Lifetime, the original cable network for women, is looking to attract new female viewers and provide advertisers fresh ways to reach them.
The channel’s reputation has long been tied to its women-in-peril made-for-cable movies. But with recent programming including The Rap Game and Bring It, Lifetime is being watched by young African-American women.
“It’s not just African-American women, it’s a very distinct young African-American audience,” said Amy Baker, executive VP of ad sales at Lifetime, LMN and FYI. “We think that’s an untapped area on linear.”
Baker said that when those shows appear, the audience composition is between 70% and 80% African-American women.
Toyota is one of the advertisers that noticed. The automaker, which had not been a significant Lifetime advertiser, made a big buy for this season through Toyota’s multicultural agency.
“We didn’t even realize we had as high a comp as we did to be able to tap into these different budgets,” Baker said, adding that now general Toyota agencies are buying in as well.
Lifetime has also begun producing short-form snackable content that runs in commercial breaks on its linear cable channel during primetime. The content is mostly scripted and serialized, and can also be found on Lifetime’s digital and mobile platforms. Some segments have clients integrated into them; ads run adjacent to the shorts.
Instead of tuning out commercial breaks, the short-form content is attracting viewers. Lifetime arranged for Nielsen to measure the short series as programs, and they often have generated higher ratings than the network’s full hour.
“This is another offering providing our advertisers and our viewers with something a little bit different because people are viewing differently. Everyone has attention deficit disorder, so we thought we’d try these small pieces and we’re seeing some very nice numbers attached to them,” Baker said.
Clients are impressed as well. “Everybody I speak to on the agency side, they’re really intrigued with this,” Baker said.
Geico is among the advertisers that have bought the short-form content on Lifetime during a Billboard Women in Music special. The insurance company has a huge budget and it’s open to trying new ways to reach audiences.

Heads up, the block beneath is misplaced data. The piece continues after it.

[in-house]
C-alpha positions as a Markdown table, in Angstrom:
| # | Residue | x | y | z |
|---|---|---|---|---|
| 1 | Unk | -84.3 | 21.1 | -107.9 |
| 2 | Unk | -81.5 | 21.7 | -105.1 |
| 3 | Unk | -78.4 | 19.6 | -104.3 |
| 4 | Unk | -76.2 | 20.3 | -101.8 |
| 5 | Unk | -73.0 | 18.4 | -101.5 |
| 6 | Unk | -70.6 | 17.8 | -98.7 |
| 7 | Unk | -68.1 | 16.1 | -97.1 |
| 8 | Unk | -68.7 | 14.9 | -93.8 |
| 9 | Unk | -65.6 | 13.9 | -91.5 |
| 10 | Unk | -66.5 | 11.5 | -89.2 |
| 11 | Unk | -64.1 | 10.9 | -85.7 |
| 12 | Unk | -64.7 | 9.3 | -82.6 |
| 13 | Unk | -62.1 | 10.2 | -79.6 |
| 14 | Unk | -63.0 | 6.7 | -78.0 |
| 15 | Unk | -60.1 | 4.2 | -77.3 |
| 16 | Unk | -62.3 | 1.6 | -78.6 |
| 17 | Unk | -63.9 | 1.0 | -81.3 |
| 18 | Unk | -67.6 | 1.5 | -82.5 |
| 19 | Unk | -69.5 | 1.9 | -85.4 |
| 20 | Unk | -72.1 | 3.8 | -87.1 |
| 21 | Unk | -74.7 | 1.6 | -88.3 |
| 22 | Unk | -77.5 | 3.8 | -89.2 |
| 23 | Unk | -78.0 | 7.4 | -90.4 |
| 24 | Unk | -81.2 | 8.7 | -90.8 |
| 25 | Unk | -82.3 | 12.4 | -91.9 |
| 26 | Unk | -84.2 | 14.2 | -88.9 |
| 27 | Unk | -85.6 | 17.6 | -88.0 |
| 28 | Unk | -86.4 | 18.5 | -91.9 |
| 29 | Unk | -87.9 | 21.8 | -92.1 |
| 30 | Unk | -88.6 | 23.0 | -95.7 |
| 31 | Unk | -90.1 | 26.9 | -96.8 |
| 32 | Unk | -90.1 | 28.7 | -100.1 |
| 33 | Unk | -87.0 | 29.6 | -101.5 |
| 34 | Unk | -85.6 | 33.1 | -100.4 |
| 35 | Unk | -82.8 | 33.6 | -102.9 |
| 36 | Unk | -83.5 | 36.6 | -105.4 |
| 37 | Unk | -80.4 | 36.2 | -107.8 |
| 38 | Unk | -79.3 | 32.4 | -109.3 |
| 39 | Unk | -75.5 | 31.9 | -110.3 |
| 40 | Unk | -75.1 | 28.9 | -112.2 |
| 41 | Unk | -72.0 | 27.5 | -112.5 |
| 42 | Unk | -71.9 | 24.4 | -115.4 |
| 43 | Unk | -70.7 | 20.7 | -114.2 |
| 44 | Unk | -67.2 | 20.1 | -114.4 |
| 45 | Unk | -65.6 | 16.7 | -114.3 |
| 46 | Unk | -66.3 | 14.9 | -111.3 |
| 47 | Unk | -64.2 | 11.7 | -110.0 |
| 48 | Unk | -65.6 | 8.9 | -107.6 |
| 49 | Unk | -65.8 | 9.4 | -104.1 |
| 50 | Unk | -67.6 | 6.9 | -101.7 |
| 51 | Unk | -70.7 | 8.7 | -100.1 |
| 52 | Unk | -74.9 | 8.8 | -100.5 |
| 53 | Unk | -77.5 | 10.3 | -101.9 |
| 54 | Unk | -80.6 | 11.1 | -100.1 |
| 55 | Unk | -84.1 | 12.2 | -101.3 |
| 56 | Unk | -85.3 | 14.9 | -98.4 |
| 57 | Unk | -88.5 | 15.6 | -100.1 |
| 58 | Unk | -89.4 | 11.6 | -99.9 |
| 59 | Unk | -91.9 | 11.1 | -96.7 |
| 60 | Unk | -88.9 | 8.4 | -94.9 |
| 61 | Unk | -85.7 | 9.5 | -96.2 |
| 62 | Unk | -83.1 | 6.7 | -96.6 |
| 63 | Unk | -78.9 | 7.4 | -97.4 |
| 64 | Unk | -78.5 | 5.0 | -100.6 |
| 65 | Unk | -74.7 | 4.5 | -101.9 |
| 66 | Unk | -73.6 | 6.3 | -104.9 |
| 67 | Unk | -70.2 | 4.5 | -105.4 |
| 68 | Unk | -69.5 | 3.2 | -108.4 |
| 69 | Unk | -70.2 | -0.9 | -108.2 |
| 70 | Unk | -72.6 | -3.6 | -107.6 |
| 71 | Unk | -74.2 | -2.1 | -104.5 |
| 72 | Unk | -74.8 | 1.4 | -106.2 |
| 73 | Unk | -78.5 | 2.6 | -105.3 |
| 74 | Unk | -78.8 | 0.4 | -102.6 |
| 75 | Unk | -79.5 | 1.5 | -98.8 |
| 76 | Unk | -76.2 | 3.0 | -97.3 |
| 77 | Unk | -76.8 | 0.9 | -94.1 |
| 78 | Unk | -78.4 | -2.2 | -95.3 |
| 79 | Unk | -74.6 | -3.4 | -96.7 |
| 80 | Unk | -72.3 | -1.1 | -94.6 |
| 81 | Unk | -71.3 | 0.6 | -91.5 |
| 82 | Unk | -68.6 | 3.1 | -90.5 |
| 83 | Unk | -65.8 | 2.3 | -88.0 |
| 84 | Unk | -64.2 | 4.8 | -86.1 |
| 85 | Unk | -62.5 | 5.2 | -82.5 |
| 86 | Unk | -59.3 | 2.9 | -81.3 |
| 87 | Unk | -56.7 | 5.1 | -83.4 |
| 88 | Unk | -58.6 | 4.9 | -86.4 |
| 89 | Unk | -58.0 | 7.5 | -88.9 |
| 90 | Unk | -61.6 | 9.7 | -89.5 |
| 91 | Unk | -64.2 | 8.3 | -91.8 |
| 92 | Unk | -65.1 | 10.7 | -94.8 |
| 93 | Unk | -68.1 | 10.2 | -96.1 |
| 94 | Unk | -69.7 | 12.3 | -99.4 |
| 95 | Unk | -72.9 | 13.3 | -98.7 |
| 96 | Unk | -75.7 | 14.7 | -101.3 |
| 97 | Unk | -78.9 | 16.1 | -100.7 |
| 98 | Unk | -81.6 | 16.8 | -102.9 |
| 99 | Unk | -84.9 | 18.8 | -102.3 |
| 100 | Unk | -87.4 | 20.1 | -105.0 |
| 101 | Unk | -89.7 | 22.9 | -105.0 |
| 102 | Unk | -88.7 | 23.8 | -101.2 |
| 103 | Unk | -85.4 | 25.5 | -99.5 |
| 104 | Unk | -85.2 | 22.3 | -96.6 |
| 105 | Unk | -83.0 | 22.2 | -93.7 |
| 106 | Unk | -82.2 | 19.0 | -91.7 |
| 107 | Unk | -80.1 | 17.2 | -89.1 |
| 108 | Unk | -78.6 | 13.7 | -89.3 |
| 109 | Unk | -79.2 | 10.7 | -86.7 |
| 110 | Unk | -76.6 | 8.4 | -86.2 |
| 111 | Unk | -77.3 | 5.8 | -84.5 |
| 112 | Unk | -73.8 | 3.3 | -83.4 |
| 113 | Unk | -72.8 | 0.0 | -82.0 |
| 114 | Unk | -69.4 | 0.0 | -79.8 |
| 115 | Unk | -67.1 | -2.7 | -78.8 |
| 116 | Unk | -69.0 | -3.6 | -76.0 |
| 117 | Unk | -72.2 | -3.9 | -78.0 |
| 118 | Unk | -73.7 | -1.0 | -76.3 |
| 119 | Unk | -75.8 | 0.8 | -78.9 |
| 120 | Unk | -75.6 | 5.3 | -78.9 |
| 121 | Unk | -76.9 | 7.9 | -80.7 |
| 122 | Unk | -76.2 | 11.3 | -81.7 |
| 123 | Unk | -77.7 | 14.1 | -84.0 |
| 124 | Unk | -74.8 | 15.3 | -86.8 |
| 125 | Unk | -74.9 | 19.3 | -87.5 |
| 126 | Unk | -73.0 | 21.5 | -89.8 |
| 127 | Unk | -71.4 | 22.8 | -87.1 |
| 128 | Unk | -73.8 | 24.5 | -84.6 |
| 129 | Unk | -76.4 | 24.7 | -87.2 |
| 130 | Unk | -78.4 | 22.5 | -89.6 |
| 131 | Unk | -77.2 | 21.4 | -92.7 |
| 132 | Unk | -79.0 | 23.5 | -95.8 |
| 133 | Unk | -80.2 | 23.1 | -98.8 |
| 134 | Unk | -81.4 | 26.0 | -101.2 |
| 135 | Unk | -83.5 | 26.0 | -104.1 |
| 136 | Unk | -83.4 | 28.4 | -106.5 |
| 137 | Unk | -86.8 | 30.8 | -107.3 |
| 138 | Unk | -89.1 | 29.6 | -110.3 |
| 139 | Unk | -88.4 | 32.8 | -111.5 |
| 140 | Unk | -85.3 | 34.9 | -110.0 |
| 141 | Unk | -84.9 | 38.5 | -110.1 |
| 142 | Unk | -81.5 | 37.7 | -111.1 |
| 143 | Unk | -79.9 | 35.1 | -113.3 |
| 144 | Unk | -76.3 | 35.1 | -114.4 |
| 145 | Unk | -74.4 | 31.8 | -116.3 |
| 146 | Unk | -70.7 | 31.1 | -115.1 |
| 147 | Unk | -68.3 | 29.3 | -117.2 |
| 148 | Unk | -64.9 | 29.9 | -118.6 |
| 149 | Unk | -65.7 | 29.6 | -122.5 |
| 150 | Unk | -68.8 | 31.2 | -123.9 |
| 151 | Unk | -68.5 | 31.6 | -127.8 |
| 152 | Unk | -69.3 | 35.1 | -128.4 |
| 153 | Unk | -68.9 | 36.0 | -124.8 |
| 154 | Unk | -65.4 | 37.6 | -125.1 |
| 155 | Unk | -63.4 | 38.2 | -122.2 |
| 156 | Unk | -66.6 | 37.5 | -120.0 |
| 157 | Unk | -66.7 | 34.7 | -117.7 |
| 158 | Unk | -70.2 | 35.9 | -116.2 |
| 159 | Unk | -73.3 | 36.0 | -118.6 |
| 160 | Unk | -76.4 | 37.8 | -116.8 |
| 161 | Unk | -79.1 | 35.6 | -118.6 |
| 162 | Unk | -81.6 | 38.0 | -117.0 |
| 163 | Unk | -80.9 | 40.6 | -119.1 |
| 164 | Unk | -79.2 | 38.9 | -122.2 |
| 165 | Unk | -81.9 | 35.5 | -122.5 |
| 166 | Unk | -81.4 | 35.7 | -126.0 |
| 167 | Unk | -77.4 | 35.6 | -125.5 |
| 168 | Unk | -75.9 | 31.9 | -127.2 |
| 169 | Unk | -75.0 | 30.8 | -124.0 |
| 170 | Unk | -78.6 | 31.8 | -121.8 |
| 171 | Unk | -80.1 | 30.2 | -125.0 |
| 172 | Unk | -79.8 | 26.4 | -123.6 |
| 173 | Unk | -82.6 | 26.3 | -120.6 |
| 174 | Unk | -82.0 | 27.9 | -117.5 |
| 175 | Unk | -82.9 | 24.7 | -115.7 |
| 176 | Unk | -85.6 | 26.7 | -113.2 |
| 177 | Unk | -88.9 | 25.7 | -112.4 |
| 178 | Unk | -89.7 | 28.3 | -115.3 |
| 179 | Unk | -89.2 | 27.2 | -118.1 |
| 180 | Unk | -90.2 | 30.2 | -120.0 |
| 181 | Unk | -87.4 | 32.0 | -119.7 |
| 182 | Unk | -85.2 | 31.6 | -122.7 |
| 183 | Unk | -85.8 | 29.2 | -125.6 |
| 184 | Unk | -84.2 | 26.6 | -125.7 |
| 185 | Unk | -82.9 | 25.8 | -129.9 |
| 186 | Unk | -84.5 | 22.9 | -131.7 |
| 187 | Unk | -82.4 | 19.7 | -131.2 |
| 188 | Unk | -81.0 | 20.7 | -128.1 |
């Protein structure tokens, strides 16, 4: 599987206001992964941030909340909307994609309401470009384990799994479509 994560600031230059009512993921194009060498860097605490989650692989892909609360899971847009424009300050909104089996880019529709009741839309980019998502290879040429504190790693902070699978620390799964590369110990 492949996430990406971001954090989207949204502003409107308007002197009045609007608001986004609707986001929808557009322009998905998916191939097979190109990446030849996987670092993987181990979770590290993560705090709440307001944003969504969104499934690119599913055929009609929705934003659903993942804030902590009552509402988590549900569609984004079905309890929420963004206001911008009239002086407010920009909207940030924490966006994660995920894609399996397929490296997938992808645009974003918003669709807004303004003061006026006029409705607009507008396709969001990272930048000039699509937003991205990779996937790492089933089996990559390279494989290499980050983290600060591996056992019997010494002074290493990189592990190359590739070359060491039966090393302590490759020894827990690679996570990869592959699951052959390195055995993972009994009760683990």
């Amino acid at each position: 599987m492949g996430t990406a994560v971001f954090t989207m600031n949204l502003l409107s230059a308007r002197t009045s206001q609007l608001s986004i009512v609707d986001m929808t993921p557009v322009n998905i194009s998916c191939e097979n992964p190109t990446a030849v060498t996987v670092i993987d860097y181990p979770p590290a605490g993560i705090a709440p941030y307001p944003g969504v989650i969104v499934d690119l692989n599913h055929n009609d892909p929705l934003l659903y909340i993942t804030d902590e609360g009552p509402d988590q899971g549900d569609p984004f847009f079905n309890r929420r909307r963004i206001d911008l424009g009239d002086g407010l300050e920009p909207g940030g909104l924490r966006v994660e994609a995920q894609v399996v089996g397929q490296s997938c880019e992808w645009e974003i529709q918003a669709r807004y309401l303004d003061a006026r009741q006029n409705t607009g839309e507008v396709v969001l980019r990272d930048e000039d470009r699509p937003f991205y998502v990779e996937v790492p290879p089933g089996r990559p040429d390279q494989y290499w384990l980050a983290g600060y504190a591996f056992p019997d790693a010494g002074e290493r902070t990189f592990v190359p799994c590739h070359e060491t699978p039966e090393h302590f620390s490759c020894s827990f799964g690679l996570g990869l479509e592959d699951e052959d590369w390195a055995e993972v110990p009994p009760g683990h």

“What the agencies are most interested in is the experimentation part of it,” Baker said.
A similar short-form series also ran on FYI, another A+E Networks channel. The content was almost a spinoff of the series Married at First Sight. Zillow, the online real estate information company, sponsored Married at First Sight: The First Years, which showed couples looking for homes.
Lifetime has also been known for championing women’s causes. With its Broad Focus initiative, it’s tackling the shortage of jobs for women in Hollywood. Only about 5% of behind-the-camera positions in filmmaking go to women. At Lifetime, it’s closer to 40%, Baker said.
With Broad Focus, Lifetime is teaming up with the American Film Institute on a program for women. For each woman that graduates, Lifetime is guaranteeing a job working on a Lifetime movie or another project at parent A+E Networks.
Lifetime is also offering Broad Focus graduates to advertisers. A sponsor will bankroll their short film, specify the programming genre and brand objectives, and own the film when it’s done.
The films will premiere in primetime on Lifetime, with a brief introduction from the budding filmmaker. Then it will appear on digital platforms and apps.
Baker said she’s closed a Broad Focus deal with one sponsor and is looking for more.
Jon has been business editor of Broadcasting+Cable since 2010. He focuses on revenue-generating activities, including advertising and distribution, as well as executive intrigue and merger and acquisition activity. Just about any story is fair game, if a dollar sign can make its way into the article. Before B+C, Jon covered the industry for TVWeek, Cable World, Electronic Media, Advertising Age and The New York Post. A native New Yorker, Jon is hiding in plain sight in the suburbs of Chicago.
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